Meet the South Asian president of APAC: Krisha Grigaliunas



Krisha Grigaliunas, recently elected president of the Asian Pacific American Club (APAC), hopes to make the space more welcoming of South Asian and Southeast Asian students.

Senior Krisha Grigaliunas, recently elected president of the Asian Pacific American Club (APAC), walks into room 211 each X-block with a smile, reminding herself of the importance of her presence in APAC. Passionate about bringing more diversity to the club, Grigaliunas hopes to make the club one where South Asian and Southeast Asian students feel that they belong.

Describe your early experience with APAC.

I signed up for APAC sophomore year when I was new from Australia because I lived somewhere where my school was about half Asian people and half white people. I came here and I was like, ‘Wow, this is incredibly different.’ I turned up to one of the [APAC] meetings and noticed that there was not a single person in the room who looked even remotely like me, and I just never went back.

What inspired you to run for president of APAC?

After being on the email list for a while and being ignored at the club fair by APAC, and having to explain my Asian heritage because I’m not what a lot of people picture when you say Asian, I got very frustrated. The final thing for me was Asian American Pacific Islander (AAPI) Heritage Month last year. I went to the atrium because I heard there was a display there, and I looked at the Asian-American excellence board, and there was not a single South Asian or brown Southeast Asian person on there. In a fit of rage, I made my own posters. I pasted them next to the ones that APAC had made, because I found out they were responsible. I put them all over the STEM wing.

The night before [APAC presidential] elections, I decided I was going to run. I gave my speech about how it’s incredibly frustrating to walk into a community that’s meant to be for you and see no one like yourself, and the reason that I feel a lot of South Asian students and Southeast Asian students are too afraid to go to that club is because they see no one like themselves. That’s why I decided to run for president: because I want a space for myself. I want a space for all of my friends. I feel like the way [APAC] has been advertised in the past makes it look like it’s for only East Asian people. If you look at the flyers where they put oriental symbols, like Chinese dragons, and foods only from certain cultures, it was really advertised not to be for us. But that’s not fair. I feel like if you’re going to call yourself the Asian American Pacific Islander club, you have to actually be the Asian American Pacific Islander club. If you’re having an Asian Club, you have to get it to reflect Asia.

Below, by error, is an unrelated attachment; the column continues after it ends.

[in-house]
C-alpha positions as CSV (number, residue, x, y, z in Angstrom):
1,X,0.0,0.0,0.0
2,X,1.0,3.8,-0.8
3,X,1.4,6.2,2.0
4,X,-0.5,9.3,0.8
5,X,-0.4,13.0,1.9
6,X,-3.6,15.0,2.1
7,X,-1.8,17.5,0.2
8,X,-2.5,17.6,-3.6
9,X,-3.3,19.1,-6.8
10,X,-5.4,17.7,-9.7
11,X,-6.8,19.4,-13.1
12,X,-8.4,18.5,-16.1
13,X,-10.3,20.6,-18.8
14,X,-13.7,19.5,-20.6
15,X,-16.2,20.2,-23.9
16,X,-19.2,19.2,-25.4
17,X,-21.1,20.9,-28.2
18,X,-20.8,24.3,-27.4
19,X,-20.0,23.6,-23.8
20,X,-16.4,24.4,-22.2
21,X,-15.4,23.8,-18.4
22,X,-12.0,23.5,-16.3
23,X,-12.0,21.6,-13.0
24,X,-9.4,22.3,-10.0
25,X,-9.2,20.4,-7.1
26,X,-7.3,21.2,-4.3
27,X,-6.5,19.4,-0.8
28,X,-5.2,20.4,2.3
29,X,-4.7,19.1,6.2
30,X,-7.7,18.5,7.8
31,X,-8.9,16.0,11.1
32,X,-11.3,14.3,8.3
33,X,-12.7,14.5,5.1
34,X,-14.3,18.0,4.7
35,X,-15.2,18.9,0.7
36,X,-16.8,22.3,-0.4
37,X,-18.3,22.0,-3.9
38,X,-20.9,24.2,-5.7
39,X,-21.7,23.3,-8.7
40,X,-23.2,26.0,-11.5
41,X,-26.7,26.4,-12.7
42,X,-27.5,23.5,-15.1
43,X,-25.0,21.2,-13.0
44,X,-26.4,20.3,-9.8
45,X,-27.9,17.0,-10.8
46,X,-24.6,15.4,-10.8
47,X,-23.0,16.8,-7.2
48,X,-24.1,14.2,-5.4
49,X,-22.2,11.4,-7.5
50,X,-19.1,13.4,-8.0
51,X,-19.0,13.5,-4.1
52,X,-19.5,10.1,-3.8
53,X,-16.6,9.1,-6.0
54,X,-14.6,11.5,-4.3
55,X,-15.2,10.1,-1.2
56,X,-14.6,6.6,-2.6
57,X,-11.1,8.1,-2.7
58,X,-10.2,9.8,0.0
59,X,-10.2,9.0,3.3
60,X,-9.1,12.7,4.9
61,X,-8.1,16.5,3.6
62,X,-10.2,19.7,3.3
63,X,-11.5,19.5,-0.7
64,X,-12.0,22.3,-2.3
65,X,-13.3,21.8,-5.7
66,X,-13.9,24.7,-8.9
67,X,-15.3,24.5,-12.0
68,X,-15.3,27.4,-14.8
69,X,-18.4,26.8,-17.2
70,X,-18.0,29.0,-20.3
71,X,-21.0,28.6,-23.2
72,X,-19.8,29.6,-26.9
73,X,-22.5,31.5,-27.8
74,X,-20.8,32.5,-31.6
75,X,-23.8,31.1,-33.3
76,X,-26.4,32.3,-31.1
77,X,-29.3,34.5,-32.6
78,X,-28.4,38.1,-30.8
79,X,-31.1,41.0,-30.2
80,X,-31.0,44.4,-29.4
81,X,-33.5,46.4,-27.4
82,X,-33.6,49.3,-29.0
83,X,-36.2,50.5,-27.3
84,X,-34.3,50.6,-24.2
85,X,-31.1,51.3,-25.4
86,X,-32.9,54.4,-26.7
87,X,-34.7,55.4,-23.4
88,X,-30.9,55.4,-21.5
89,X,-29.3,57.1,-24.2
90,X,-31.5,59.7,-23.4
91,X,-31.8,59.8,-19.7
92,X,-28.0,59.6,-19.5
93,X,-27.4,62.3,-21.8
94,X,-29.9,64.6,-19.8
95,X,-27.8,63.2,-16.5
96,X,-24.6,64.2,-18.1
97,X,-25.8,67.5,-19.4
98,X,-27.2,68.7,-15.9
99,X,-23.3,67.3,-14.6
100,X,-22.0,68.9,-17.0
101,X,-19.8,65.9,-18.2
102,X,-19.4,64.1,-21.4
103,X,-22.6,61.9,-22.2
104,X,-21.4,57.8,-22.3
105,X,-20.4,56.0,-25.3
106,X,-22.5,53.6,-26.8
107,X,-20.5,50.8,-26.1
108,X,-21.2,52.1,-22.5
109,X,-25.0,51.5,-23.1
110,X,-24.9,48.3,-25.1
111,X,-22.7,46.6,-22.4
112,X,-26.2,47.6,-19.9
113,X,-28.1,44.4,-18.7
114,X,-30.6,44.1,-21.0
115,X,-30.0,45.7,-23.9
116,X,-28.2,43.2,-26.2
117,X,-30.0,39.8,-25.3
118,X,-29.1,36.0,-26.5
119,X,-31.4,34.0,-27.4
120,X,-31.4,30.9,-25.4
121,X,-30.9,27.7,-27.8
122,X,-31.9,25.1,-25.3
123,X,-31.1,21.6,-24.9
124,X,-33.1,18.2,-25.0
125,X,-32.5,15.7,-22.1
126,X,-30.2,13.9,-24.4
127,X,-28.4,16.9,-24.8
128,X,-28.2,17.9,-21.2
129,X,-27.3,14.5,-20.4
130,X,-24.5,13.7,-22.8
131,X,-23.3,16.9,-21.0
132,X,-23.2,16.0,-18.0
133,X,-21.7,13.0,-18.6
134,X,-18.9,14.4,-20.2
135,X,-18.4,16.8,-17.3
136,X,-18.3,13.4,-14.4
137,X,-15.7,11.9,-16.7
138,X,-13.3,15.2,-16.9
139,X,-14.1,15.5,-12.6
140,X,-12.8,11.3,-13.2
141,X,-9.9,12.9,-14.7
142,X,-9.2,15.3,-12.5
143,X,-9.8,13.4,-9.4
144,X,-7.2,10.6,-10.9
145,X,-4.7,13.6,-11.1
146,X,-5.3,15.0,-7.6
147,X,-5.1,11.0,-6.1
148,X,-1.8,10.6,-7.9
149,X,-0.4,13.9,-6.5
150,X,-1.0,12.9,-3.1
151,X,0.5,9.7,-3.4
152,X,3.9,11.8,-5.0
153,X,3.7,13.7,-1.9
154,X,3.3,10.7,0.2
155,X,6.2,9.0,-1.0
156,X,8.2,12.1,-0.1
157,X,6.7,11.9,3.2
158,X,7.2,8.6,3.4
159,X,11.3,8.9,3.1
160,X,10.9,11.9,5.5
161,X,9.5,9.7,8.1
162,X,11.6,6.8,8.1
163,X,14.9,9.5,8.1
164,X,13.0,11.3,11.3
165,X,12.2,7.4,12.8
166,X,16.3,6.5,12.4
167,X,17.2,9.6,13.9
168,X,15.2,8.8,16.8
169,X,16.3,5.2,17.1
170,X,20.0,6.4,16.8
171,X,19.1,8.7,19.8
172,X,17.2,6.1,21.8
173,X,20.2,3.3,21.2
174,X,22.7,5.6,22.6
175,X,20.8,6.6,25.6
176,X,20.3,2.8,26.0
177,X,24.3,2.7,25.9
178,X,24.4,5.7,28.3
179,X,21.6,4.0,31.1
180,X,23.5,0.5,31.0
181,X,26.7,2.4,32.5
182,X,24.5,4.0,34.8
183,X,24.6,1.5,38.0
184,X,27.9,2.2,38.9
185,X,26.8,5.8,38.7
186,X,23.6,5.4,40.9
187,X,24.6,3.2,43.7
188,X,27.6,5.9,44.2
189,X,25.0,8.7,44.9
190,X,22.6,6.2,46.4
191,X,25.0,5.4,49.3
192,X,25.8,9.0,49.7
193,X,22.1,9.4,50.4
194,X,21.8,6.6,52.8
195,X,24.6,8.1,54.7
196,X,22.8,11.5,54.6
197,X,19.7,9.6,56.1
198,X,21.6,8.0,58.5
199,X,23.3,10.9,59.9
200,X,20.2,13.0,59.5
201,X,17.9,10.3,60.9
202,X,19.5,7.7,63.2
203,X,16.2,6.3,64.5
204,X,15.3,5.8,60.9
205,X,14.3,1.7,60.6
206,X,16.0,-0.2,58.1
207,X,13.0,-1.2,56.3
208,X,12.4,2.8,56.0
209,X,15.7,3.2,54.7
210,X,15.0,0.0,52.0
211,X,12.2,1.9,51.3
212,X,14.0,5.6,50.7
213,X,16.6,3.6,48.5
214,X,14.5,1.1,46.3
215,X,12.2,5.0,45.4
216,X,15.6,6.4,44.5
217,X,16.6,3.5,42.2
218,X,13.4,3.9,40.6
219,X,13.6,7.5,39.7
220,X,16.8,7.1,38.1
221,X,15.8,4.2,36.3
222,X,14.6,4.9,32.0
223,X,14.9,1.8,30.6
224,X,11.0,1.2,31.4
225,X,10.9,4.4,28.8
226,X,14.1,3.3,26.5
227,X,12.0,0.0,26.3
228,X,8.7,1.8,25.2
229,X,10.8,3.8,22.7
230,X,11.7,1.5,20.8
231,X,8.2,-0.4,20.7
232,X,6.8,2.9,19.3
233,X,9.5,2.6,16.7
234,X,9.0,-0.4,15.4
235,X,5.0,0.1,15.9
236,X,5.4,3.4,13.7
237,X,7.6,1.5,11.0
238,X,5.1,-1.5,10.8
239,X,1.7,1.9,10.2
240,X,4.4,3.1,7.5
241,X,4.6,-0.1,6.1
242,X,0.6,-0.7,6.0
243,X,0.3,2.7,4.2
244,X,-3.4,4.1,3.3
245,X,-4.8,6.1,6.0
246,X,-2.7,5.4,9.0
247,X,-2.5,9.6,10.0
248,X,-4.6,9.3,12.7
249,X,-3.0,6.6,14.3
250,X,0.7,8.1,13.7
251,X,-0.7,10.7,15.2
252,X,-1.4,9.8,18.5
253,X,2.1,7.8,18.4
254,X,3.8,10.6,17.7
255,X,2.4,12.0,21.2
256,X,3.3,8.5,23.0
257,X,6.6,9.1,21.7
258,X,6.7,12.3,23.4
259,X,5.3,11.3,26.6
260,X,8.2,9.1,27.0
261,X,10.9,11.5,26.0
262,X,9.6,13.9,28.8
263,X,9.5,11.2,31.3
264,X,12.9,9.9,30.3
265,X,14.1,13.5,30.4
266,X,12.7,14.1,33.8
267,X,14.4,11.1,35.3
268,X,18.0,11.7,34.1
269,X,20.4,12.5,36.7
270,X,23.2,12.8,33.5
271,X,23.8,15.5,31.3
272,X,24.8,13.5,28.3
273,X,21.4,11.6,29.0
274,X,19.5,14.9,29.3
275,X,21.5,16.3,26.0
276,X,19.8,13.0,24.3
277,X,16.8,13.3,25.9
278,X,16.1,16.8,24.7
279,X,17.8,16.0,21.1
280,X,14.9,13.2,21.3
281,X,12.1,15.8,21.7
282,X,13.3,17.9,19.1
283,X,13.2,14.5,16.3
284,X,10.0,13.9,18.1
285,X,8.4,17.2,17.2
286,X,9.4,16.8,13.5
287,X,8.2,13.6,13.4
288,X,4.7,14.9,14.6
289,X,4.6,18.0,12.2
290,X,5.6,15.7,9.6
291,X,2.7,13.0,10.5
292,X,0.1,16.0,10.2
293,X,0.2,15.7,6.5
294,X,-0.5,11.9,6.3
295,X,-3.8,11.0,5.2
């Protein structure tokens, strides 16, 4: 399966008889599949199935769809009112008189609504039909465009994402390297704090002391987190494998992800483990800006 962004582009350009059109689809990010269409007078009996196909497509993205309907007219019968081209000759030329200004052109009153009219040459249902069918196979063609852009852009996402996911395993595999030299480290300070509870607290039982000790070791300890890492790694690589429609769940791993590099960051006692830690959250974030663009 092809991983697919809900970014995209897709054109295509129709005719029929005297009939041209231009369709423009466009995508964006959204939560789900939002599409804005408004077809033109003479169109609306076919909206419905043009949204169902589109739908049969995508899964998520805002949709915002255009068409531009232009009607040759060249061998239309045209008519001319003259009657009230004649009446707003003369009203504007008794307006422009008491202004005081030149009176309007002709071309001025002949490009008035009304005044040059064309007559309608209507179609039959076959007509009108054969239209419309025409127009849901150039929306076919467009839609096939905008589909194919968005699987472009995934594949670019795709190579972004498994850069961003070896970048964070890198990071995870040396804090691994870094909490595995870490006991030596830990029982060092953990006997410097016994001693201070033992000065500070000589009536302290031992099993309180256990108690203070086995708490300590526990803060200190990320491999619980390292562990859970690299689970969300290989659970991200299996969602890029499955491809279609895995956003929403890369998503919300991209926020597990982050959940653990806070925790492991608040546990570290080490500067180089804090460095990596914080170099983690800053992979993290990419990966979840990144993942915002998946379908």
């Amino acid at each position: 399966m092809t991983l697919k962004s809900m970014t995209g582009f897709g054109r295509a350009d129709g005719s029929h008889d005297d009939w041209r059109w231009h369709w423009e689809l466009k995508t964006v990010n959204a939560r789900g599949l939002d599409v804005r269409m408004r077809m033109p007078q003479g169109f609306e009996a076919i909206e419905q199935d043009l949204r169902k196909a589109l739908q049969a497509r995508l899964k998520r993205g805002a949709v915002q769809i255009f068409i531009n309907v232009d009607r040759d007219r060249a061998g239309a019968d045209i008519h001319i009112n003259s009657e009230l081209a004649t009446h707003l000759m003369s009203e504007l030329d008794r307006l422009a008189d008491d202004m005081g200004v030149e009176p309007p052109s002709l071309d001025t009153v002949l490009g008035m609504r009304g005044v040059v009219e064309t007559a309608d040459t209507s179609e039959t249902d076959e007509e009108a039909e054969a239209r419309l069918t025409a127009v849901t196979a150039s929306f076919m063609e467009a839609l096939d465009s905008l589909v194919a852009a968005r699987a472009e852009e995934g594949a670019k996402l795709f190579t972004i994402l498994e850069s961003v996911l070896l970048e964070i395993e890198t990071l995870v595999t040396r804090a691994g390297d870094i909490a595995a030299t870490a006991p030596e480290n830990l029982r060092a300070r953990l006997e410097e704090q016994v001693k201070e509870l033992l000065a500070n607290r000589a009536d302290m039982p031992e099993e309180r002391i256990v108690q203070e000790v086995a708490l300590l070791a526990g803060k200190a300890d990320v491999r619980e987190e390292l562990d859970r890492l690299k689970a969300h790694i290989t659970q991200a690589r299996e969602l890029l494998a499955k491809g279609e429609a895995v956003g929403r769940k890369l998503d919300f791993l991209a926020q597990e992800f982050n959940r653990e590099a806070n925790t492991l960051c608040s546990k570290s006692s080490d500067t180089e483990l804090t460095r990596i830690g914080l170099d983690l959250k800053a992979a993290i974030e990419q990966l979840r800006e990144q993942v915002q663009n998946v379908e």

Why do you feel APAC is an important club to have?

APAC is open to everyone. It’s a space for us to learn about each other, and be more accommodating to each other in a really informal way. I feel like the best way to get rid of discrimination is through education. I really appreciate that non-Asian people come to APAC because it makes me feel heard, and I know it makes a lot of the other Asian people feel heard to know that [non-Asian people] care and want to come and celebrate with us. That’s really important. I’m really proud to be the president this year.

Why do you feel affinity spaces are valuable?

An affinity space, for me, is super important because as a minority, it’s really hard to get your voice out there in general. It’s really nice to have a place where you can go and vent and talk about everything that’s been happening and not be treated like a crazy person. I feel like because I’m South Asian, I’m such a minority at the school that when I talk about my experiences, people are always like, ‘Oh, there’s no way that happened. There’s no way you’ve ever been through anything like that. There’s no way people call you a terrorist. There’s no way that there are these stereotypes.’ And, I understand because how could they know? They wouldn’t know; they haven’t walked my life, I haven’t walked theirs.

Having an affinity space is just such an amazing thing because you can talk about everything that you need to talk about. You can talk in your native language, you don’t have to ‘turn off the Asian’ as I would say I do for a general classroom setting. It’s freeing. It’s like being around family, because you all have something in common. Something that’s really important for me is celebrating Asian joy. When I go into an affinity space where we celebrate the same things, we have similar parents, we have similar backgrounds and cultures, it’s just like a breath of fresh air.

What are the curriculum changes APAC is advocating for?

Last year, a bunch of people in APAC came together and were like, ‘This [lack of representation] is ridiculous.’ We’re not in any history [curriculums]; I haven’t read a single book by an Asian person my entire time at Brookline High. This is ridiculous. So far, [APAC] has done a huge presentation to the superintendent. We are going to meet with the heads of departments and try to integrate new books and do further work on reworking the Hinduism unit and making sure that we can connect history to Asian people today. We feel that they teach ancient Asia a lot and tend to portray us as barbaric or backwards.

What are you most excited about for the year with APAC?

Community bonding is what I’m really excited about. I’m also so excited for the LEAP advisory and just being able to collaborate with other Asians and hear their voices, because I’m not perfect and there’s a ton of things that I don’t know. There’s a lot to look forward to. I’m just looking forward to rebranding APAC as the club for all Asian people.

To learn more about APAC’s Supporting AAPI Students Through Curriculum initiative, visit: